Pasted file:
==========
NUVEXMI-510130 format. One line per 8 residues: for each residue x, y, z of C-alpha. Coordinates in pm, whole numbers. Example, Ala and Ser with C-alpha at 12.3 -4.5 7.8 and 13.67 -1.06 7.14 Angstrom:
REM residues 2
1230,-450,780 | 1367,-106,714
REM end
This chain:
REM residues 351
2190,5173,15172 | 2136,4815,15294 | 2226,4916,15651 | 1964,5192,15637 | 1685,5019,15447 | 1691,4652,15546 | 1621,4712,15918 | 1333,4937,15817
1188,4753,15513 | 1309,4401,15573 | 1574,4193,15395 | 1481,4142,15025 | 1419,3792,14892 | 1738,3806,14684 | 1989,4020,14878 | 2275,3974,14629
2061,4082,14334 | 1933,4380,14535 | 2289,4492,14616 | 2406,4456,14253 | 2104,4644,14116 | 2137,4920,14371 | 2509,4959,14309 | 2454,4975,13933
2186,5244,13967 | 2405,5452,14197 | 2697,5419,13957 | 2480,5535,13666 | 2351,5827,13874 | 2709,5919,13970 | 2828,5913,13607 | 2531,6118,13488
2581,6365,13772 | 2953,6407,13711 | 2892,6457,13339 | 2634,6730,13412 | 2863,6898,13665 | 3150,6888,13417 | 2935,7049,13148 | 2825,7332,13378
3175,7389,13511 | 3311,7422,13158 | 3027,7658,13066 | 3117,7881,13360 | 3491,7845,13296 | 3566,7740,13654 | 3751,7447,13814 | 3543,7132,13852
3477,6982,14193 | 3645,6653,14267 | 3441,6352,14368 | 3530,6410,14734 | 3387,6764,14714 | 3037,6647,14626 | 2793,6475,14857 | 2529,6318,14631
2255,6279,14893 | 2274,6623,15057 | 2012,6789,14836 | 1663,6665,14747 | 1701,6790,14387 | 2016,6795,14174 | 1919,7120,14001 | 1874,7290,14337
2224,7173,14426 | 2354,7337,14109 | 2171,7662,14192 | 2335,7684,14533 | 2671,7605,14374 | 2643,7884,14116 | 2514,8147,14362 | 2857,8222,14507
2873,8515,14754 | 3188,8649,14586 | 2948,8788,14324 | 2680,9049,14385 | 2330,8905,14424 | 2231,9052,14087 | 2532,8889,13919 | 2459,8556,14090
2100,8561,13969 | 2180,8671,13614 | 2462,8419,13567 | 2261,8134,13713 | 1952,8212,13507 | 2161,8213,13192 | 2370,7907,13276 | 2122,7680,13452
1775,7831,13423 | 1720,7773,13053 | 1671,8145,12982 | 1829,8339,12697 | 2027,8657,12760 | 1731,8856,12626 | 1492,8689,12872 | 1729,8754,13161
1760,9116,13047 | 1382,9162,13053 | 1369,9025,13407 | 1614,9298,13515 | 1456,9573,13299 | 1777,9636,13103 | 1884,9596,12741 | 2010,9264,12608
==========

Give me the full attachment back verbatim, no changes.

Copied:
NUVEXMI-510130 format. One line per 8 residues: for each residue x, y, z of C-alpha. Coordinates in pm, whole numbers. Example, Ala and Ser with C-alpha at 12.3 -4.5 7.8 and 13.67 -1.06 7.14 Angstrom:
REM residues 2
1230,-450,780 | 1367,-106,714
REM end
This chain:
REM residues 351
2190,5173,15172 | 2136,4815,15294 | 2226,4916,15651 | 1964,5192,15637 | 1685,5019,15447 | 1691,4652,15546 | 1621,4712,15918 | 1333,4937,15817
1188,4753,15513 | 1309,4401,15573 | 1574,4193,15395 | 1481,4142,15025 | 1419,3792,14892 | 1738,3806,14684 | 1989,4020,14878 | 2275,3974,14629
2061,4082,14334 | 1933,4380,14535 | 2289,4492,14616 | 2406,4456,14253 | 2104,4644,14116 | 2137,4920,14371 | 2509,4959,14309 | 2454,4975,13933
2186,5244,13967 | 2405,5452,14197 | 2697,5419,13957 | 2480,5535,13666 | 2351,5827,13874 | 2709,5919,13970 | 2828,5913,13607 | 2531,6118,13488
2581,6365,13772 | 2953,6407,13711 | 2892,6457,13339 | 2634,6730,13412 | 2863,6898,13665 | 3150,6888,13417 | 2935,7049,13148 | 2825,7332,13378
3175,7389,13511 | 3311,7422,13158 | 3027,7658,13066 | 3117,7881,13360 | 3491,7845,13296 | 3566,7740,13654 | 3751,7447,13814 | 3543,7132,13852
3477,6982,14193 | 3645,6653,14267 | 3441,6352,14368 | 3530,6410,14734 | 3387,6764,14714 | 3037,6647,14626 | 2793,6475,14857 | 2529,6318,14631
2255,6279,14893 | 2274,6623,15057 | 2012,6789,14836 | 1663,6665,14747 | 1701,6790,14387 | 2016,6795,14174 | 1919,7120,14001 | 1874,7290,14337
2224,7173,14426 | 2354,7337,14109 | 2171,7662,14192 | 2335,7684,14533 | 2671,7605,14374 | 2643,7884,14116 | 2514,8147,14362 | 2857,8222,14507
2873,8515,14754 | 3188,8649,14586 | 2948,8788,14324 | 2680,9049,14385 | 2330,8905,14424 | 2231,9052,14087 | 2532,8889,13919 | 2459,8556,14090
2100,8561,13969 | 2180,8671,13614 | 2462,8419,13567 | 2261,8134,13713 | 1952,8212,13507 | 2161,8213,13192 | 2370,7907,13276 | 2122,7680,13452
1775,7831,13423 | 1720,7773,13053 | 1671,8145,12982 | 1829,8339,12697 | 2027,8657,12760 | 1731,8856,12626 | 1492,8689,12872 | 1729,8754,13161
1760,9116,13047 | 1382,9162,13053 | 1369,9025,13407 | 1614,9298,13515 | 1456,9573,13299 | 1777,9636,13103 | 1884,9596,12741 | 2010,9264,12608